Chapman, George (1723-1806) (DNB00)
CHAPMAN, GEORGE (1723–1806), schoolmaster and writer on education, was born at the farm of Little Blacktown in the parish of Alvah, Banffshire, in August 1723. He was educated at the grammar school of Banff, and at King's College, Aberdeen, graduating M.A. in 1741, After acting for some time as master in the parish school of Alvah, he in 1747 became assistant master in an academy at Dalkeith. In 1751 he removed to Dumfries, to become joint master of the grammar school; shortly afterwards he became sole headmaster, and he held this office till 1774. On account of infirm health he relinquished it to take up a small private academy, but, finding that this was regarded as injurious to the grammar school, he removed to Banffshire, where he kept an academy at his native farmhouse. Some time afterwards, at the request of the magistrates, he undertook the superintendence of the Banff academy. Latterly he removed to Edinburgh, where he carried on business as a printer. He died at Rose Street, Edinburgh, 22 Feb. 1800. In 1773 he published 'A Treatise on Education, with a Sketch of the Author's Method of Instruction while he taught the school of Dumfries, and a view of other Books on Education,' which reached a fifth edition in 1792. In 1804 he obtained the prize offered by Dr. Buchanan for a poem and essay on the civilisation of India, and they were published at Edinburgh in 1805 under the title, 'East India Tracts, viz. Collegium Bengalense, a Latin Poem with an English Translation and a Dissertation,' &c. He was also the author of 'Hints on the Eduuation of the Lower Ranks of the People, and the Appointment of Parochial Schoolmasters; 'Advantages of a Classical Education;' and an 'Abridgement of Mr. Ruddiman's Rudiments and Latin Grammar.' He received the degree of LL.D. from the university of Aberdeen.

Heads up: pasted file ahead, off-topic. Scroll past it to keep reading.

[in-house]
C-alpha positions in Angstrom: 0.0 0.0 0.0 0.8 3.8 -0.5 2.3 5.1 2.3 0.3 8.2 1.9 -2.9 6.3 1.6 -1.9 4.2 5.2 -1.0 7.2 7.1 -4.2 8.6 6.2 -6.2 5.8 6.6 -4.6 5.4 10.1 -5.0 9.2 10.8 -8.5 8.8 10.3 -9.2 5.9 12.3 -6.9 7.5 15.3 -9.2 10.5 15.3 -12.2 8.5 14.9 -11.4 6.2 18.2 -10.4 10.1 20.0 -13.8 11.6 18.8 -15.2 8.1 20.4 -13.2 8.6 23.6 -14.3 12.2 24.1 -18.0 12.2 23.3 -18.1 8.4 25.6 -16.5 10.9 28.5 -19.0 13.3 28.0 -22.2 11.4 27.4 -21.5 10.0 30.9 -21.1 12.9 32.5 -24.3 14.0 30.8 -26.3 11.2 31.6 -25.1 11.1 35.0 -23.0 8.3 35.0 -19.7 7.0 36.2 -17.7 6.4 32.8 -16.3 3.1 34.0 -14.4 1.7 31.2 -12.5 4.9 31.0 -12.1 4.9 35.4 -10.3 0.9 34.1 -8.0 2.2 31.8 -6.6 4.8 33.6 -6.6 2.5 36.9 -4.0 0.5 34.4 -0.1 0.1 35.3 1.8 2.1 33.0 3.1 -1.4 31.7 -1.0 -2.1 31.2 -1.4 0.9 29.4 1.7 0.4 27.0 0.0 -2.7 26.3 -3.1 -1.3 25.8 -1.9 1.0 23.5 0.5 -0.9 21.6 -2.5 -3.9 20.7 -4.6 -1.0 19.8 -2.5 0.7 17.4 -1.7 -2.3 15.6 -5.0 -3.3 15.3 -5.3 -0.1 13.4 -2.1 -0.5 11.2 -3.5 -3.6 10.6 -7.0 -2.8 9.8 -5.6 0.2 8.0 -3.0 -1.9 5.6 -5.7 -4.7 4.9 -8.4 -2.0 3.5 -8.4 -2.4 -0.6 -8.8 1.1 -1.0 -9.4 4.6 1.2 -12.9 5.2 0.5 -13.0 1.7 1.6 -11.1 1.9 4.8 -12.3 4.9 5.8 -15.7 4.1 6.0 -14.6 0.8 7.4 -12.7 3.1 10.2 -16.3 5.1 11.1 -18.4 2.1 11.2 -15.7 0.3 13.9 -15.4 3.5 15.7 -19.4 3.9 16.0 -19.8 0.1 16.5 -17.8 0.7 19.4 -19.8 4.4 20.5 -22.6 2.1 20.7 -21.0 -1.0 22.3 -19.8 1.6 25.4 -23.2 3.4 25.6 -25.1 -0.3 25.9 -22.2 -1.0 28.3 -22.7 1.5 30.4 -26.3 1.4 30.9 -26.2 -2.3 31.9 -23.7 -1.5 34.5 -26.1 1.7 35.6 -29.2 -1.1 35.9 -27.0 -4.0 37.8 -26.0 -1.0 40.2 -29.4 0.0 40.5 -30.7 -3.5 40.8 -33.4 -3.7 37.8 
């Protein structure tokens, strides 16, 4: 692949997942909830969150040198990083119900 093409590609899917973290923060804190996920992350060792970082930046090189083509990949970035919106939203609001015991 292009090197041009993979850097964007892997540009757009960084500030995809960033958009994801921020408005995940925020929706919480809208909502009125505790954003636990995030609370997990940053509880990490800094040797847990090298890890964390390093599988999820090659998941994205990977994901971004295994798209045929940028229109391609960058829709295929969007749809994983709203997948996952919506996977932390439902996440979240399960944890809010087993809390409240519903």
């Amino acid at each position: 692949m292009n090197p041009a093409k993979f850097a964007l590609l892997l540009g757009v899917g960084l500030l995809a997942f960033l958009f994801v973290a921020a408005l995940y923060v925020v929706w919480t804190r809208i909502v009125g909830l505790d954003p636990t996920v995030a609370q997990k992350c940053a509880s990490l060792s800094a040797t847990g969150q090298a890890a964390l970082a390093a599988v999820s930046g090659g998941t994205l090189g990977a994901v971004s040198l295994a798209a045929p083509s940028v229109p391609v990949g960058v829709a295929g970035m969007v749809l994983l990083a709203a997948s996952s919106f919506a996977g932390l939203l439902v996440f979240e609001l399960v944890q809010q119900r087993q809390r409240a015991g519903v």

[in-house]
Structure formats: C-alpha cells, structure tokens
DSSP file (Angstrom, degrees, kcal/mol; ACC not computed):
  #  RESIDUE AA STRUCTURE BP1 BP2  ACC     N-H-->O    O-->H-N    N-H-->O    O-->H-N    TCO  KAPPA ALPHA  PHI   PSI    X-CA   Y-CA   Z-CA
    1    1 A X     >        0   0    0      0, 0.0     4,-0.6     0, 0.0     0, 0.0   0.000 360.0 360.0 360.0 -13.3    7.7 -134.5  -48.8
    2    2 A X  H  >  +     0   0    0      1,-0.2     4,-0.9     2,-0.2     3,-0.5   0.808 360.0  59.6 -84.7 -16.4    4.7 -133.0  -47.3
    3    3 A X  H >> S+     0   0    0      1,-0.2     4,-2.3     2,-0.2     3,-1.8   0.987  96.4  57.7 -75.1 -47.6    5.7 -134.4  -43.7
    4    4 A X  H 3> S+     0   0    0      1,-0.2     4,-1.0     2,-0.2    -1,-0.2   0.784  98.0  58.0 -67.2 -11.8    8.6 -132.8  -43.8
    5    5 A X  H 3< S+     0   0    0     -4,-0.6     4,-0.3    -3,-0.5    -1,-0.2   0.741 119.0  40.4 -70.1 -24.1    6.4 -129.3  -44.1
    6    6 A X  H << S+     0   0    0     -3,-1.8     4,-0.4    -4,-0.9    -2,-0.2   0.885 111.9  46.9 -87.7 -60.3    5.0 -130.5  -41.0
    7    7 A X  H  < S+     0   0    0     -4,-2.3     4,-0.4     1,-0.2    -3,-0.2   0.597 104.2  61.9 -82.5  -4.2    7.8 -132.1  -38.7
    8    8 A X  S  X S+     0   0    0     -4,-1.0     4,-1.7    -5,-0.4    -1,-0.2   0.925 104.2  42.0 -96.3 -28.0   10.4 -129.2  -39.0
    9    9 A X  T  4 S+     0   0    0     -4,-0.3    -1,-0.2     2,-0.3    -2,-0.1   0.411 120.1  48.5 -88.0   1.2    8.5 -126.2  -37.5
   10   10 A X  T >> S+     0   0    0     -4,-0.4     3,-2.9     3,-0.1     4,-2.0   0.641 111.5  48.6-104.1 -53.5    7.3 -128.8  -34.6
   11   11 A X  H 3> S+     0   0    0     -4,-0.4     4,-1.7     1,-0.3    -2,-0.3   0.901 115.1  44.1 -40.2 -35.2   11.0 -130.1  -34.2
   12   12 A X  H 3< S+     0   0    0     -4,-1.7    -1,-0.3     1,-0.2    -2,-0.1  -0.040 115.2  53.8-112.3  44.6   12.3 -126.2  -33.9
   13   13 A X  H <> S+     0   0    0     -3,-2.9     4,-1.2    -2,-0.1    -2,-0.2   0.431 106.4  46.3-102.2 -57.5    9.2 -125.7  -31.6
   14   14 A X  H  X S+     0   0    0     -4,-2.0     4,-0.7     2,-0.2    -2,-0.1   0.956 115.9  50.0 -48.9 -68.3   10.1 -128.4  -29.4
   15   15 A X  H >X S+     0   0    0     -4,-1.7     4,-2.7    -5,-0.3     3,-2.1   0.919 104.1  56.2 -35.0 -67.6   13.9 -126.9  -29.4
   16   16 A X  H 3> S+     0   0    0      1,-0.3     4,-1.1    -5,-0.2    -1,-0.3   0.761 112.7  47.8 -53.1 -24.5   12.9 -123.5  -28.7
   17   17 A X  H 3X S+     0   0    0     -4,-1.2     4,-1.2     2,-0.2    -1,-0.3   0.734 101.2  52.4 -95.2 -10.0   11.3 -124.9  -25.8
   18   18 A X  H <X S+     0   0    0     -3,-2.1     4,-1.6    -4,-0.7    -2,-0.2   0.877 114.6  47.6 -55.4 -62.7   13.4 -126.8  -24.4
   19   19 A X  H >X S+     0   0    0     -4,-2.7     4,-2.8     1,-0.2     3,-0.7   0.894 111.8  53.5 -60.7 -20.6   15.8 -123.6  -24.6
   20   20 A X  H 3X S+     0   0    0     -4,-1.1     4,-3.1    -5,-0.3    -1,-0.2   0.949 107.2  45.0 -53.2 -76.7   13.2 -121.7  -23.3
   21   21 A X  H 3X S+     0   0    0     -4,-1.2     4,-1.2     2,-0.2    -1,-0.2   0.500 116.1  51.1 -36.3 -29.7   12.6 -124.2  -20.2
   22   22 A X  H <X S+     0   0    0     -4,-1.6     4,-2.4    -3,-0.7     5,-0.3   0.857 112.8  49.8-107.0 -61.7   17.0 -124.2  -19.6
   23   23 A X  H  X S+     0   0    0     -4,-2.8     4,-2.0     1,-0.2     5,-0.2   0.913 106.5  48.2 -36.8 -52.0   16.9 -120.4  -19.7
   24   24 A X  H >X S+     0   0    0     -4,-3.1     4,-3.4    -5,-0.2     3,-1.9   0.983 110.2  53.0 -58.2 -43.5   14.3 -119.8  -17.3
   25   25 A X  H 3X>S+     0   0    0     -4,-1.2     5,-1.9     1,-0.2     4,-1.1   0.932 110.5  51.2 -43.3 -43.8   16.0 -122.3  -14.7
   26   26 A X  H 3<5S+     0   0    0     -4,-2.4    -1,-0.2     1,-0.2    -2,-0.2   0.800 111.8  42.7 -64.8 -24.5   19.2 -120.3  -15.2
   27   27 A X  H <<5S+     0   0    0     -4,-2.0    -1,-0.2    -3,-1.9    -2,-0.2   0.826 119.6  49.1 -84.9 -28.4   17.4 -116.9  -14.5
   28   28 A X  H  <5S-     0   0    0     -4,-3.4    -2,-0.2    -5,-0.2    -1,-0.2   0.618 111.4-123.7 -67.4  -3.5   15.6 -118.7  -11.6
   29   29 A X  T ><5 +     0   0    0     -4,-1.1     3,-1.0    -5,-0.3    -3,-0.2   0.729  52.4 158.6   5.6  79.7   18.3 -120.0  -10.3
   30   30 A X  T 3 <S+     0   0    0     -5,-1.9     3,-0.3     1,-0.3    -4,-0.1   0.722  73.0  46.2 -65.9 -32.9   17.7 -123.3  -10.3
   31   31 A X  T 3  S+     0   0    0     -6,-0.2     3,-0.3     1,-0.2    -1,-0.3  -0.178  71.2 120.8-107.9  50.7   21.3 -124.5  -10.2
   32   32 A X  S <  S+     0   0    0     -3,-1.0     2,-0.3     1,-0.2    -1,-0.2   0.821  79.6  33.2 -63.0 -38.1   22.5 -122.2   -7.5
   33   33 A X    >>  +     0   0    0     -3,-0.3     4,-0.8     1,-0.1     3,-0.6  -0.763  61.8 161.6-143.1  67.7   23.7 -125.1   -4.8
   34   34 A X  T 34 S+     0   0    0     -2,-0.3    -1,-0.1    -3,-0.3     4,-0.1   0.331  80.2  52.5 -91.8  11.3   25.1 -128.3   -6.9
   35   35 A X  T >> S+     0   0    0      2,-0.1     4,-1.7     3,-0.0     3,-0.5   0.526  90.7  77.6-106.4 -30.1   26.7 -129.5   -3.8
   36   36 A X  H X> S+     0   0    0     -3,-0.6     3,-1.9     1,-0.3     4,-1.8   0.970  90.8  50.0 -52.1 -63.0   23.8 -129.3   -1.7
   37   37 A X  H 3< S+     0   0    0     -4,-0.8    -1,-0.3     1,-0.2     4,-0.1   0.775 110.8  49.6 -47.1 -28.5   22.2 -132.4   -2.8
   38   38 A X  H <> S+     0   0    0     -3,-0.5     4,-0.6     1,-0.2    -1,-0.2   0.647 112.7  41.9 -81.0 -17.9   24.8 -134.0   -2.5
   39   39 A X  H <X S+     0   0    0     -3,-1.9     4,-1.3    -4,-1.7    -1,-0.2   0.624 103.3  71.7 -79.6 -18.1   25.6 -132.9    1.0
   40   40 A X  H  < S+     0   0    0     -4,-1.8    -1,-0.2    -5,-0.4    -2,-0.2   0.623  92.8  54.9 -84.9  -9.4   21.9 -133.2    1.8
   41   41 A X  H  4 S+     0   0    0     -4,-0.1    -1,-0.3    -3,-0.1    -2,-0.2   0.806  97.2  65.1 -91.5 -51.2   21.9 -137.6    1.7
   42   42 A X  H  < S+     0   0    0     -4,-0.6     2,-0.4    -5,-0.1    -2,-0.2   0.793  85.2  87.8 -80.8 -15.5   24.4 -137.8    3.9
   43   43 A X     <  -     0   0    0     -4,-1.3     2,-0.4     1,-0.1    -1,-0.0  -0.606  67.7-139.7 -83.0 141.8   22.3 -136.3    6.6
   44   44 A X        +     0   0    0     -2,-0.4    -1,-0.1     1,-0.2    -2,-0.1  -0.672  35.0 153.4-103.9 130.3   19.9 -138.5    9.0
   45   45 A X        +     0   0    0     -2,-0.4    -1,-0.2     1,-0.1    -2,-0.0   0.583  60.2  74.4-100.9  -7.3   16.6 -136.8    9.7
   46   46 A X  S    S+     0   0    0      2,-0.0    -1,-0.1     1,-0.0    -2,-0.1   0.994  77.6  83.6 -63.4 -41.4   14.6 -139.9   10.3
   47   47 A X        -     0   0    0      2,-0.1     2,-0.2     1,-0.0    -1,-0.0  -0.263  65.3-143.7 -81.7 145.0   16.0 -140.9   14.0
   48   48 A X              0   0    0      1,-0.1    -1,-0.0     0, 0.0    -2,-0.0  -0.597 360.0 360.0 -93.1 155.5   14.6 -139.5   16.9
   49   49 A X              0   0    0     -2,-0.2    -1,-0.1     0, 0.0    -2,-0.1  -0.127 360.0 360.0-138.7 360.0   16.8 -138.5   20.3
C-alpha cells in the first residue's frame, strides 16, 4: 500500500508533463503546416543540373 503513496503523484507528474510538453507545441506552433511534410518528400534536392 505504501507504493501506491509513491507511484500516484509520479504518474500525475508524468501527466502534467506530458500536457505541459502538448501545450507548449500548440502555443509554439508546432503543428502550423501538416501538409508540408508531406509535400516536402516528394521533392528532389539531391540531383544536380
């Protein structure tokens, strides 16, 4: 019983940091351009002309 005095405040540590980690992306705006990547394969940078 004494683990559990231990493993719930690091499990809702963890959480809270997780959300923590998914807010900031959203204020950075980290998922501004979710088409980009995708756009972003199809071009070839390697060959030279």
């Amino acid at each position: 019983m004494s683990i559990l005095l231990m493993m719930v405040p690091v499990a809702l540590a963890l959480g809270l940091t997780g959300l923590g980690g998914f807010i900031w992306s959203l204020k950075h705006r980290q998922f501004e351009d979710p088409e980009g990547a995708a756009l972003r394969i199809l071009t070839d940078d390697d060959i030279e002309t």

[Memoirs of his Life, 1806; Scots Mag. lxviii. 238, 404-5; Gent. Mag. lxxvi. pt. i. 285; Chalmers's Biog. Dict. ii. 128-9.]